Spectrophotometric Methods

Many substrates and products of enzymatic reactions absorb light either in the visible or in the ultraviolet region of the spectrum or can be measured by a simple color reaction. Due to their higher sensitivity, methods based on the analysis of the released product are more frequently used than methods based on the analysis of substrate depletion. Analyzing enzyme activities involves incubating soils with

FIGURE 3.4 Locations of enzymes (from Burns, 1982, adapted by Klose, 2003). (i) Intracellular enzymes. (ii) Periplasmatic enzymes. (iii) Enzymes attached to outer surface of cell membranes. (iv) Enzymes released during cell growth and division. (v) Enzymes within nonproliferating cells (spores, cysts, seeds, endospores). (vi) Enzymes attached to dead cells and cell debris. (vii) Enzymes leaking from intact cells or released from lysed cells. (viii) Enzymes temporarily associated in enzyme- substrate complexes. (ix) Enzymes absorbed to surfaces of clay minerals. (x) Enzymes complexed with humic colloids. (Reproduced with permission from Taylor & Francis Group, LLC.)

Humus-enzyme complex Clay-enzyme complex

FIGURE 3.4 Locations of enzymes (from Burns, 1982, adapted by Klose, 2003). (i) Intracellular enzymes. (ii) Periplasmatic enzymes. (iii) Enzymes attached to outer surface of cell membranes. (iv) Enzymes released during cell growth and division. (v) Enzymes within nonproliferating cells (spores, cysts, seeds, endospores). (vi) Enzymes attached to dead cells and cell debris. (vii) Enzymes leaking from intact cells or released from lysed cells. (viii) Enzymes temporarily associated in enzyme- substrate complexes. (ix) Enzymes absorbed to surfaces of clay minerals. (x) Enzymes complexed with humic colloids. (Reproduced with permission from Taylor & Francis Group, LLC.)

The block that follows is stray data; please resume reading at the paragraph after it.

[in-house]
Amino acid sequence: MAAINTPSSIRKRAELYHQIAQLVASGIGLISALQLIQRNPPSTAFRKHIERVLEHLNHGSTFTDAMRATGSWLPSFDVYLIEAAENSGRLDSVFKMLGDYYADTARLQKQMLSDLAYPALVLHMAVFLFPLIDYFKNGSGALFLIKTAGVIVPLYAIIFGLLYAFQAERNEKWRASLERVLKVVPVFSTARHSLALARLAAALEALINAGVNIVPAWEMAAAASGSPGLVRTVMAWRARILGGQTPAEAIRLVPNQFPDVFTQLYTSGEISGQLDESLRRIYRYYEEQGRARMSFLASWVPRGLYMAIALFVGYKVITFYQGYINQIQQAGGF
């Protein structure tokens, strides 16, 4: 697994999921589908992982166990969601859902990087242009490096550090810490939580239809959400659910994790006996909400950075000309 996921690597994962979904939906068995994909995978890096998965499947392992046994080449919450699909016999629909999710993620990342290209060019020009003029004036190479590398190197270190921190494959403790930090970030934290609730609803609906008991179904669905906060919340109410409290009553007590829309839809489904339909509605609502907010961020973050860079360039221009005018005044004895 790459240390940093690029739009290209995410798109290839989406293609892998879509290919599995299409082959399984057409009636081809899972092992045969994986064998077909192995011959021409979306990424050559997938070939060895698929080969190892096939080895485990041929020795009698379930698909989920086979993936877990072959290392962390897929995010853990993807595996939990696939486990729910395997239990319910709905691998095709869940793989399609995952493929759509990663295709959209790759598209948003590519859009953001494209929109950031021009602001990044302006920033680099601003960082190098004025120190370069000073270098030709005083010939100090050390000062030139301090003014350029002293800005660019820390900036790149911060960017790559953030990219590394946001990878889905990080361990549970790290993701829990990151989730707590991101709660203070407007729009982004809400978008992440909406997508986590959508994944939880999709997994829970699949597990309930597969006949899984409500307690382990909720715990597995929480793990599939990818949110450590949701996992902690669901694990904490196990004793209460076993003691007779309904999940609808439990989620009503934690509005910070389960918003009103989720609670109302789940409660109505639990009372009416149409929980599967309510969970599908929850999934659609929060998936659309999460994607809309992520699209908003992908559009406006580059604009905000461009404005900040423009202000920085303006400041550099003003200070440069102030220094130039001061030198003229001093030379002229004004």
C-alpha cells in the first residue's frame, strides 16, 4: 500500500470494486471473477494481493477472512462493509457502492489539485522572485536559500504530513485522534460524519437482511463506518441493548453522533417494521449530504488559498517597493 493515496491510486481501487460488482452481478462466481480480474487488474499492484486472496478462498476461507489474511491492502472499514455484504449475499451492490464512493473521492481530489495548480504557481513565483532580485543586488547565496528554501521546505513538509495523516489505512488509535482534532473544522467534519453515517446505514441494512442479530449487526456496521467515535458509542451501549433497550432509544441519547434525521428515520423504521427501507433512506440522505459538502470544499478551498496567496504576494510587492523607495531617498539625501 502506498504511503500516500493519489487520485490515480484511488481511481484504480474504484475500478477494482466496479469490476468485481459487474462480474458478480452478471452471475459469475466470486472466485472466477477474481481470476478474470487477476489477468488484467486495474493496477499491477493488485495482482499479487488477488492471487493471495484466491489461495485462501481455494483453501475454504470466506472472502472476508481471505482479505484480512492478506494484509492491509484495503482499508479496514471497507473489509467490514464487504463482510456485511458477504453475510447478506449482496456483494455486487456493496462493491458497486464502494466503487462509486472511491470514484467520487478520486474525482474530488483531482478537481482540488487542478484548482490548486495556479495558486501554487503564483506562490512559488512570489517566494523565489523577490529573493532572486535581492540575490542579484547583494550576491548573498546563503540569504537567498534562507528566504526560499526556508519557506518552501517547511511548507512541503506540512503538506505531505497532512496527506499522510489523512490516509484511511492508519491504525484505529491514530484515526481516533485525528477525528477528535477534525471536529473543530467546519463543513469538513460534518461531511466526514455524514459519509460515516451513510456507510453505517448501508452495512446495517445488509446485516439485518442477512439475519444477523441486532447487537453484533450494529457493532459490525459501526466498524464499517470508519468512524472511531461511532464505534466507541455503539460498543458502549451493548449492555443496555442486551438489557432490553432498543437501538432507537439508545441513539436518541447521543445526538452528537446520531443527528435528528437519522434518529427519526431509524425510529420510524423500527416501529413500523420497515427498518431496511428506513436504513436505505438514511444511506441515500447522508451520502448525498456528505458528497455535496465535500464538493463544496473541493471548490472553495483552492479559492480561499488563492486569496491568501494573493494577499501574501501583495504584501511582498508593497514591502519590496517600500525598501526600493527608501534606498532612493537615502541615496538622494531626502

the respective substrate at specific temperature, pH, and time; subsequently extracting the product; and then colorimetrically determining its concentration.

Dehydrogenases, which are intracellular enzymes catalyzing oxidation-reduction reactions, can be detected using a water-soluble, almost colorless tetrazolium salt, which forms a reddish formazan product after an incubation period of several hours. A commonly used tetrazolium salt is 2-(p-iodophenyl)-3-(p-nitrophenyl)-5-phenyltetrazolium chloride (INT), which is transformed into an intensely colored, water-insoluble formazan (INT-formazan). The production of INT-formazan can be detected spectrophotometrically by quantifying total INT-formazan production. Another enzyme assay system used to reflect general or total microbial activity in soil samples is based on the hydrolysis of fluorescein diacetate. Fluorescein diacetate is hydrolyzed by a wide variety of enzymes including esterases, proteases, and lipases.

Enzymes involved in C cycling (xylanase, cellulase, invertase, and trehalase) are measured based on the release of sugars after incubating soils with a buffered solution (pH 5.5) containing their corresponding substrates (xylan, carboxymethyl-cellulose, sucrose, or trehalose). The incubation period depends on the substrate used: high-molecular-weight substrates are incubated for 24 h, whereas low-molecular-weight substrates are incubated for only 1 to 3 h. Reducing sugars released during the incubation period cause the reduction of potassium hexa-cyanoferrate(III) in an alkaline solution. Reduced potassium hexacyanoferrate(II) reacts with ferric ammonium sulfate in an acid solution to form a complex of ferric hexacyanoferrate(II) (Prussian blue), which is determined colorimetrically.

Enzymes involved in P cycling (phosphomonoesterase, phosphodiesterase, phosphotriesterase) are preferably determined after the addition of a substrate analog, p-nitrophenyl phosphate. Phosphomonoesterase hydrolyzes the phosphateester bond of the p-nitrophenyl phosphate, and the p-nitrophenol released is yellow under alkaline conditions. The concentration can be determined spectrophotomet-rically against a standard curve. For determining arylsulfatase, which catalyzes the hydrolysis of organic sulfate esters, p-nitrophenyl sulfate is used as a substrate analog. The widespread use of p-nitrophenyl substrates for different enzyme assays is due to the possibility of quantitatively extracting the released product p-nitrophenol. Urease is an important extracellular enzyme that hydrolyzes urea into CO2 and NH3. The urease assay involves measuring the released ammonia either by a colorimetric procedure or by steam distillation followed by a titration assay of ammonia.

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